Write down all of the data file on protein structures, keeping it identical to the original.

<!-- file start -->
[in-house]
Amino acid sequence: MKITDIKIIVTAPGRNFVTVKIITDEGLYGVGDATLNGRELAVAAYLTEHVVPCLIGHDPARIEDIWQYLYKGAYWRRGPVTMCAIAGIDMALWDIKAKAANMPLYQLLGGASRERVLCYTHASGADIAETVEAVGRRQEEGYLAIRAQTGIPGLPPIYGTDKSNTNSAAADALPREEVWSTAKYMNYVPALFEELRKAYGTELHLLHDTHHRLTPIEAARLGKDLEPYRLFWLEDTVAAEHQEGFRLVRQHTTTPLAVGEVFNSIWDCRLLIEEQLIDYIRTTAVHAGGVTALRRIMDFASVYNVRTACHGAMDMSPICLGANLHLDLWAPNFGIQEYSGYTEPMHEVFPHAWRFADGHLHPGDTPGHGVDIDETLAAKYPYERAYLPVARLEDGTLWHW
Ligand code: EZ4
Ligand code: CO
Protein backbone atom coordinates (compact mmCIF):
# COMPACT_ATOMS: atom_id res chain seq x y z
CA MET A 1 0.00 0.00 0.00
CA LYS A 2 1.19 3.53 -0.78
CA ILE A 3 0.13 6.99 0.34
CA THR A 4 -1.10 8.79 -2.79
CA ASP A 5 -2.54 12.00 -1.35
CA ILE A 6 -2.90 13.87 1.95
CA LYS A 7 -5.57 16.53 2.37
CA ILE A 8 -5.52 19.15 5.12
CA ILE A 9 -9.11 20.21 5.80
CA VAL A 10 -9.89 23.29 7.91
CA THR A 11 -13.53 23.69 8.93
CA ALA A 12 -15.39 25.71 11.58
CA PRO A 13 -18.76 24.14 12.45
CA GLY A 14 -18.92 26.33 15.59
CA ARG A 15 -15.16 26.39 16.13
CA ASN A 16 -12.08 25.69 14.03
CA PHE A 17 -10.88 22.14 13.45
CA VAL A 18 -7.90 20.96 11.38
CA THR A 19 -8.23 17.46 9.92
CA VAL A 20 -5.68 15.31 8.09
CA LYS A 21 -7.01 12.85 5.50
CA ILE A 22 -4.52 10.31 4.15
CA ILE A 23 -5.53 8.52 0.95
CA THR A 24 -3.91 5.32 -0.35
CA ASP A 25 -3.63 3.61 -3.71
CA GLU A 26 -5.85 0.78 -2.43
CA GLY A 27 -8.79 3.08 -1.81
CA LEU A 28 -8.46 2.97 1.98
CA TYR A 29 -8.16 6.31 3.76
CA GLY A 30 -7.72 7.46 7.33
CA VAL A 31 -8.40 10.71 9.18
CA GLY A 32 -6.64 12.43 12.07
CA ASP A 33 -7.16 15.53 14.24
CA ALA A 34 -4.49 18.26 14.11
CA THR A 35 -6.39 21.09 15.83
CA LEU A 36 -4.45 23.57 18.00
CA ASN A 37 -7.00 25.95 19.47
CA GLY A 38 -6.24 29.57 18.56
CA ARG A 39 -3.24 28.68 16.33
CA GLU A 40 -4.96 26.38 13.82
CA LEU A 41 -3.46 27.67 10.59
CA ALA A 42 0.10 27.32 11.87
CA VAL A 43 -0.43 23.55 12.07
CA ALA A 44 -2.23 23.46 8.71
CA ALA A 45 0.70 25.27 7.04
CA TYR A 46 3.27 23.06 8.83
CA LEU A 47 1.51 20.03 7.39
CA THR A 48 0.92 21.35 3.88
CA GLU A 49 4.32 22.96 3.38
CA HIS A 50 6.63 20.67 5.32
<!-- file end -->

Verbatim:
[in-house]
Amino acid sequence: MKITDIKIIVTAPGRNFVTVKIITDEGLYGVGDATLNGRELAVAAYLTEHVVPCLIGHDPARIEDIWQYLYKGAYWRRGPVTMCAIAGIDMALWDIKAKAANMPLYQLLGGASRERVLCYTHASGADIAETVEAVGRRQEEGYLAIRAQTGIPGLPPIYGTDKSNTNSAAADALPREEVWSTAKYMNYVPALFEELRKAYGTELHLLHDTHHRLTPIEAARLGKDLEPYRLFWLEDTVAAEHQEGFRLVRQHTTTPLAVGEVFNSIWDCRLLIEEQLIDYIRTTAVHAGGVTALRRIMDFASVYNVRTACHGAMDMSPICLGANLHLDLWAPNFGIQEYSGYTEPMHEVFPHAWRFADGHLHPGDTPGHGVDIDETLAAKYPYERAYLPVARLEDGTLWHW
Ligand code: EZ4
Ligand code: CO
Protein backbone atom coordinates (compact mmCIF):
# COMPACT_ATOMS: atom_id res chain seq x y z
CA MET A 1 0.00 0.00 0.00
CA LYS A 2 1.19 3.53 -0.78
CA ILE A 3 0.13 6.99 0.34
CA THR A 4 -1.10 8.79 -2.79
CA ASP A 5 -2.54 12.00 -1.35
CA ILE A 6 -2.90 13.87 1.95
CA LYS A 7 -5.57 16.53 2.37
CA ILE A 8 -5.52 19.15 5.12
CA ILE A 9 -9.11 20.21 5.80
CA VAL A 10 -9.89 23.29 7.91
CA THR A 11 -13.53 23.69 8.93
CA ALA A 12 -15.39 25.71 11.58
CA PRO A 13 -18.76 24.14 12.45
CA GLY A 14 -18.92 26.33 15.59
CA ARG A 15 -15.16 26.39 16.13
CA ASN A 16 -12.08 25.69 14.03
CA PHE A 17 -10.88 22.14 13.45
CA VAL A 18 -7.90 20.96 11.38
CA THR A 19 -8.23 17.46 9.92
CA VAL A 20 -5.68 15.31 8.09
CA LYS A 21 -7.01 12.85 5.50
CA ILE A 22 -4.52 10.31 4.15
CA ILE A 23 -5.53 8.52 0.95
CA THR A 24 -3.91 5.32 -0.35
CA ASP A 25 -3.63 3.61 -3.71
CA GLU A 26 -5.85 0.78 -2.43
CA GLY A 27 -8.79 3.08 -1.81
CA LEU A 28 -8.46 2.97 1.98
CA TYR A 29 -8.16 6.31 3.76
CA GLY A 30 -7.72 7.46 7.33
CA VAL A 31 -8.40 10.71 9.18
CA GLY A 32 -6.64 12.43 12.07
CA ASP A 33 -7.16 15.53 14.24
CA ALA A 34 -4.49 18.26 14.11
CA THR A 35 -6.39 21.09 15.83
CA LEU A 36 -4.45 23.57 18.00
CA ASN A 37 -7.00 25.95 19.47
CA GLY A 38 -6.24 29.57 18.56
CA ARG A 39 -3.24 28.68 16.33
CA GLU A 40 -4.96 26.38 13.82
CA LEU A 41 -3.46 27.67 10.59
CA ALA A 42 0.10 27.32 11.87
CA VAL A 43 -0.43 23.55 12.07
CA ALA A 44 -2.23 23.46 8.71
CA ALA A 45 0.70 25.27 7.04
CA TYR A 46 3.27 23.06 8.83
CA LEU A 47 1.51 20.03 7.39
CA THR A 48 0.92 21.35 3.88
CA GLU A 49 4.32 22.96 3.38
CA HIS A 50 6.63 20.67 5.32